I received the first piece of feedback for a book I started three-and-a-half years ago. I’d sent it to an English Literature post-doc friend of mine. It was about our crossing on Quest. I called it The Flip Side.
‘Acceptable,’ was his general consensus, ‘except that you may want to reconsider using the narrator as the main filter. This makes the story feel burdened and heavy with opinion.’ Oh-uh I thought. That old chestnut.
This is because I’ve always struggled with the concept of being likeable. Must be the phoenix feather in my Harry Pottermore quiz wand. I just enjoy doing my own thing. You know. I’m definitely not alone with this. It’s paradise to think your own thoughts without wondering if a. other people understand them and b. caring what people think. But sit down and write a travelogue memoir and things change. You become aware of your own voice. And whether you’re coming across as likeable. The reader has to either love the narrator’s voice or love what’s being said. And inevitably, unless you have unbreakable confidence, you can begin to hate your own voice. ‘Go away!’ I like to shout inside my own head. ‘Why are you talking to yourself?’ comes the reply. Cue: Hit head on keyboard.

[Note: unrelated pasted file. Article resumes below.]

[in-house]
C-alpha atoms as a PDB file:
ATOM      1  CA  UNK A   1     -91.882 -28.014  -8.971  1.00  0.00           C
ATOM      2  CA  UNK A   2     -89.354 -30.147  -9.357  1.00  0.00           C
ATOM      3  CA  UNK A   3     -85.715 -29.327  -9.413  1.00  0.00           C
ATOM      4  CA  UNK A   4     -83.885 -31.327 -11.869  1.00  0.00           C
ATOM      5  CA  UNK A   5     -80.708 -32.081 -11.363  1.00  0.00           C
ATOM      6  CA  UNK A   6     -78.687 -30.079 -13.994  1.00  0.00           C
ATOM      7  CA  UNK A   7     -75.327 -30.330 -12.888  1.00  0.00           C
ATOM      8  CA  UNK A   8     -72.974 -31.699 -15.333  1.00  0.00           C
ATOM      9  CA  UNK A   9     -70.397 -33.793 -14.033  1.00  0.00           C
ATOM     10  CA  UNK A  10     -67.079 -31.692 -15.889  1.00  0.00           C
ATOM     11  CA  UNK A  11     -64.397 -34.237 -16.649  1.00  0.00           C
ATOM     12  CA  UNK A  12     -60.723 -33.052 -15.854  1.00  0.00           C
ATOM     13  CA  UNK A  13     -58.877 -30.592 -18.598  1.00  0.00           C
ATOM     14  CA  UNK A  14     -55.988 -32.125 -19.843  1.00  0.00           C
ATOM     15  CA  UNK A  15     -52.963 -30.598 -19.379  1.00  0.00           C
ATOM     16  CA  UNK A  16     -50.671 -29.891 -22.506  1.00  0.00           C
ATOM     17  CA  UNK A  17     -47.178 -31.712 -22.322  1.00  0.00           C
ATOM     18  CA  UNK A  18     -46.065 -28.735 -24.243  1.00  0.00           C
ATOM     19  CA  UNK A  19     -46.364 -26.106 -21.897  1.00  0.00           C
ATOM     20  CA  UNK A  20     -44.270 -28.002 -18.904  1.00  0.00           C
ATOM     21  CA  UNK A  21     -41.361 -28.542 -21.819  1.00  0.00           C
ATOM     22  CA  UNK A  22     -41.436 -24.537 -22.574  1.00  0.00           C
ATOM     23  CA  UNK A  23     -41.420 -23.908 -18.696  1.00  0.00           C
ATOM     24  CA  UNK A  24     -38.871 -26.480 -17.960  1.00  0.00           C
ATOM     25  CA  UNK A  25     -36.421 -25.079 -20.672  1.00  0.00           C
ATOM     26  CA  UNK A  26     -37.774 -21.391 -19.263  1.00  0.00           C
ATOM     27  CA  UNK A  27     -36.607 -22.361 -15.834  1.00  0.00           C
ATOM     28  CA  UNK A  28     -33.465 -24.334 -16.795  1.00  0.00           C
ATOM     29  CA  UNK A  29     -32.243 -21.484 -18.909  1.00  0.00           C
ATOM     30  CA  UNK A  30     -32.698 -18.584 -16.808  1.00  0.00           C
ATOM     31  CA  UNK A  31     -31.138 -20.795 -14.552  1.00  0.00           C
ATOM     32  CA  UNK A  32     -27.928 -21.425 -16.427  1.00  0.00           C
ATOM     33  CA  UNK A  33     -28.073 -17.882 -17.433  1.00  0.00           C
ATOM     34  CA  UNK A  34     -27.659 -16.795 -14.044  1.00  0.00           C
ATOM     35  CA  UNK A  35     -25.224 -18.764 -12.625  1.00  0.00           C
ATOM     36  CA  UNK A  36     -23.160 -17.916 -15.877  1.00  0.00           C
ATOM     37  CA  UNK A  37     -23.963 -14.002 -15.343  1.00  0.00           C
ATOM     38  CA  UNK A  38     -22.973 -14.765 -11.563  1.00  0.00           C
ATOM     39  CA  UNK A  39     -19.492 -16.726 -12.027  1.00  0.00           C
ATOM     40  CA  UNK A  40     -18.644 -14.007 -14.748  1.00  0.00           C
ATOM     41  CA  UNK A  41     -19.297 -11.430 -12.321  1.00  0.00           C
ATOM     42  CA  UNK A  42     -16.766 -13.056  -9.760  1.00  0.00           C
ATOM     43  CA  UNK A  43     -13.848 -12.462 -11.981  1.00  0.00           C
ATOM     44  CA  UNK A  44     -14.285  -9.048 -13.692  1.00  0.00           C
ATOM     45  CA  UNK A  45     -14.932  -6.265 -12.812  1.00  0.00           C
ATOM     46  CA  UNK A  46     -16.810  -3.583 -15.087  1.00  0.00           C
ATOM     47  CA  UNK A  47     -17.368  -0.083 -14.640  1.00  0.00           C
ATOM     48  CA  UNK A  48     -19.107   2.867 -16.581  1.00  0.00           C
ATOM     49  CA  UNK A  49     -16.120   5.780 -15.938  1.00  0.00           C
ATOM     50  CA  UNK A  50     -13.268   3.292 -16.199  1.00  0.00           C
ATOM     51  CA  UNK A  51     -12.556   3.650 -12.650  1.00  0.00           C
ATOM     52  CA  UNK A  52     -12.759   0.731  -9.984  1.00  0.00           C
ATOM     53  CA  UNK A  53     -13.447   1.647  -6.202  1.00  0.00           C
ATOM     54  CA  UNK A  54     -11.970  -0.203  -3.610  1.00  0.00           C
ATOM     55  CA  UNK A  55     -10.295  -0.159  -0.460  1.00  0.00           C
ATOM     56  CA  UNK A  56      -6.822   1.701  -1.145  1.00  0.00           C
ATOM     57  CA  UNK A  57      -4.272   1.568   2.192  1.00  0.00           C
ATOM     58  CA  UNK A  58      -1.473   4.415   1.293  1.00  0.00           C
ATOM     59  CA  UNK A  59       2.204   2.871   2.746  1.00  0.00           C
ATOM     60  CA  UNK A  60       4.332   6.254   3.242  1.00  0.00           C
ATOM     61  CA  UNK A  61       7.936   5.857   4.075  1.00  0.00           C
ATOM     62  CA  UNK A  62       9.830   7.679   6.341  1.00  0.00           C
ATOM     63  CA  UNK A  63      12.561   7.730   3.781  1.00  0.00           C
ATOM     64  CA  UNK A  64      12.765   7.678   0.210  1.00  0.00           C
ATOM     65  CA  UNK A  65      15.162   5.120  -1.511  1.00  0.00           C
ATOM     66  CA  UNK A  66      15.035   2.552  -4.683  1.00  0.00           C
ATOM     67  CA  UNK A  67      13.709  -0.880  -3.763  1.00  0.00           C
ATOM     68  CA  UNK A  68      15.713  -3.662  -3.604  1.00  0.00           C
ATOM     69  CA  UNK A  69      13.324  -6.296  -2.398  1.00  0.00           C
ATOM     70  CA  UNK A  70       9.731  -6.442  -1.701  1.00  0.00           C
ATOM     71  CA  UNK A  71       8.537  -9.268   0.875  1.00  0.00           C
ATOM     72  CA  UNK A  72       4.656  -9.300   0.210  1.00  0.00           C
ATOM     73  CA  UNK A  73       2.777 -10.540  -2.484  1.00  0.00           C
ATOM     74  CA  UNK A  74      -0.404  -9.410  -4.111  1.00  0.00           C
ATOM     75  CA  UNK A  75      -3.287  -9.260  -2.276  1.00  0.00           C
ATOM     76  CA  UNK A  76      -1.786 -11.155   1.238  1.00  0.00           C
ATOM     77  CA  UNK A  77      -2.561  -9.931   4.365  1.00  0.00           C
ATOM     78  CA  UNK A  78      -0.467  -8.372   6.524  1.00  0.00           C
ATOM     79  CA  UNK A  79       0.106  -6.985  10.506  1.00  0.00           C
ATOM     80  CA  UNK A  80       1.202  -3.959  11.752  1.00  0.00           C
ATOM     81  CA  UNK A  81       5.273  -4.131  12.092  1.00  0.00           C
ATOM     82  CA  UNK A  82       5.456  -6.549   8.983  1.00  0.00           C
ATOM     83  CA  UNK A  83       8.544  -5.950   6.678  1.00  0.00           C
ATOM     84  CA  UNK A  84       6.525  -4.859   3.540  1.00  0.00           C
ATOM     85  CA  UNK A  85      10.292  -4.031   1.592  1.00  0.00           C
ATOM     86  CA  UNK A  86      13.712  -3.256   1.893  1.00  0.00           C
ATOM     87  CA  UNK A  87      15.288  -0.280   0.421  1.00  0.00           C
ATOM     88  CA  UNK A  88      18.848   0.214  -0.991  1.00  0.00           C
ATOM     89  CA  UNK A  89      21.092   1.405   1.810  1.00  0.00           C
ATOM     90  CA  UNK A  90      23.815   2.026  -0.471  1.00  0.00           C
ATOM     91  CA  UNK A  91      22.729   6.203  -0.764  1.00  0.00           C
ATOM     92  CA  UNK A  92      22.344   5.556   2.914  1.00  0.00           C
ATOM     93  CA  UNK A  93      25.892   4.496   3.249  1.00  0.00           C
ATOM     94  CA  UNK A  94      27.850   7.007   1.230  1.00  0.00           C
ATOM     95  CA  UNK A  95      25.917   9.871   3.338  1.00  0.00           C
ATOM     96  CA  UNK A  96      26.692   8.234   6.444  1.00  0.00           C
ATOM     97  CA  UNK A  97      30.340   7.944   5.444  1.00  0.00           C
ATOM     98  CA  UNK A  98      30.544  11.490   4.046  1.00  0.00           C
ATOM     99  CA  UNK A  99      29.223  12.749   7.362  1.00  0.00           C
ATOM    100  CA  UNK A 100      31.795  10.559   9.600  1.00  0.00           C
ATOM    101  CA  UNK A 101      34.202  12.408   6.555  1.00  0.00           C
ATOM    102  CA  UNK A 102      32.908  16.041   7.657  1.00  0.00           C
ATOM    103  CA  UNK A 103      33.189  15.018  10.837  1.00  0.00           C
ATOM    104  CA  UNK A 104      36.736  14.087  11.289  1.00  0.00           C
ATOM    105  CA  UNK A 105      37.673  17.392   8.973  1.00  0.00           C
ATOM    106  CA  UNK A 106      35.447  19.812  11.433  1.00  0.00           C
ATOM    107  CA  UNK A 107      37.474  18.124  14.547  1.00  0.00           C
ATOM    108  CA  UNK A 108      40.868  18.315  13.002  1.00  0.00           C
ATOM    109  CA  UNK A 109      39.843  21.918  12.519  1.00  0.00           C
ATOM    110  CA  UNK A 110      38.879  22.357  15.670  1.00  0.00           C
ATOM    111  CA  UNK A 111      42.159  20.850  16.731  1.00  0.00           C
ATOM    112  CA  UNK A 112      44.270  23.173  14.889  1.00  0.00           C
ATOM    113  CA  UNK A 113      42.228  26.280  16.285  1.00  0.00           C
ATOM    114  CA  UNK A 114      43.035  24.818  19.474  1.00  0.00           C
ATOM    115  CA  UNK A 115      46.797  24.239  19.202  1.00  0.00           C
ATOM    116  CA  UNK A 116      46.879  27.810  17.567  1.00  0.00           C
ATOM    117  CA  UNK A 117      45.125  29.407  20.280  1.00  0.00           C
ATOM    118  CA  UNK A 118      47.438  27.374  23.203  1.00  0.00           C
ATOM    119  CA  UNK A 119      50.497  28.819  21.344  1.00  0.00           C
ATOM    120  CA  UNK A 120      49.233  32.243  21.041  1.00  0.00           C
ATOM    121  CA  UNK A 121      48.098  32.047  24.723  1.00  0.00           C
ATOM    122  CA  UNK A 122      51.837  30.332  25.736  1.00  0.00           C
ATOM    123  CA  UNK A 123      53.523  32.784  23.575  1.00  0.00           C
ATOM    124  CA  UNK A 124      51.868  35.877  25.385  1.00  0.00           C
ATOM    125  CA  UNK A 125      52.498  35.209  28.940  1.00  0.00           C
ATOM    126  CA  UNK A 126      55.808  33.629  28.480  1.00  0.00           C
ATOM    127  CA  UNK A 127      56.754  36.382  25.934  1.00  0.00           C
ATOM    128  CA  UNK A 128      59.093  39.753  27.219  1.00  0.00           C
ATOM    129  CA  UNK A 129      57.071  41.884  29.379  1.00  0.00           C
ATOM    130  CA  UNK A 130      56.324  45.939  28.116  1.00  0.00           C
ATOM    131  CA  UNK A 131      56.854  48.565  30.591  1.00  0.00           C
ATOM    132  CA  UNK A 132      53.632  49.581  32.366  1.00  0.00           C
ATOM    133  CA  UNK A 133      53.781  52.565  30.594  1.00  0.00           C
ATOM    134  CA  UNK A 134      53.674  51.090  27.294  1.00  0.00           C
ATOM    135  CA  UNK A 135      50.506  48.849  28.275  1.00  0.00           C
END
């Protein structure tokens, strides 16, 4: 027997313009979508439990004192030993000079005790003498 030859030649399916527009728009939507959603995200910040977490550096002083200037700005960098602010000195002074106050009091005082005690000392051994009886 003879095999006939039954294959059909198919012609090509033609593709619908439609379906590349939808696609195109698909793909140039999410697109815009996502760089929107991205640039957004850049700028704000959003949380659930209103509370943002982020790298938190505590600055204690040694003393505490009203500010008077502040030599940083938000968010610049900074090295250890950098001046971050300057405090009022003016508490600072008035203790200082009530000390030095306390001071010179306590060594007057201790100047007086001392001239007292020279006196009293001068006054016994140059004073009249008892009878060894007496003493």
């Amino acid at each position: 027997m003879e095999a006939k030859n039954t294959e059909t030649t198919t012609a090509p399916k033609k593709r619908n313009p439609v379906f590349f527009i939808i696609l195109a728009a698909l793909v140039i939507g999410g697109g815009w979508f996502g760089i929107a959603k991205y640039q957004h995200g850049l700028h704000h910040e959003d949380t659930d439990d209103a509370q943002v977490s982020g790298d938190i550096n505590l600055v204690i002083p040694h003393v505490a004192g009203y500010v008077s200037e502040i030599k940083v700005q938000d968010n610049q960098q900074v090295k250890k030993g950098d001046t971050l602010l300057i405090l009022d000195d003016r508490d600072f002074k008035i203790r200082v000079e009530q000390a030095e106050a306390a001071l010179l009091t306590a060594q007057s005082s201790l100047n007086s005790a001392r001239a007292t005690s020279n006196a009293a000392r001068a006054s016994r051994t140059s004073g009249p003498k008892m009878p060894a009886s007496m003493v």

When I started this book, we’d just started our crossing on Quest. Our communication as a family was used to a different and land-based – read lazy 🙂 dynamic. Suddenly there was Quest to look after. We now had a car, a house, a wind-based propellor and life raft all rolled into one. When something broke, you fixed it. When everything worked, you wondered what was going to break next.
I didn’t even understand our own quest. Sailing away from our problems at home, facing an aching vulnerability during star-studded nights in the middle of the ocean. Jack had just recovered from cancer. Delphine had been rescued from blindness. And no matter what we could do, she was going to be disabled forever. That was her shitty fate. So, how would we survive as a family? Leaving our comfortable home and, on top of it, trying to run our business which paid for everything from the boat? Add the hot-headed streak we all possess, plus the fact that we took our Portuguese Water Dog, Fin who refused to pee except when standing on real Earth. Just remembering makes me want to lie down.
I’m not the naturally adventurous type. I just get bored in one place. Enough for me to agree to get my arse on Quest. Visiting different places while having my own kitchen to cook in. Win, win. Right? Or more likely lose, lose. Statistically more couples break up after they’ve crossed an ocean together on a sailboat than at any other time. That was the big sailing saying… and we were right there in that statistical group.
My opinions at the time were mixed. Confused. Focused on holding on. But here’s the thing. You’ve got to lift your opinionated burdens. Understand what you’re doing. Try not to drown.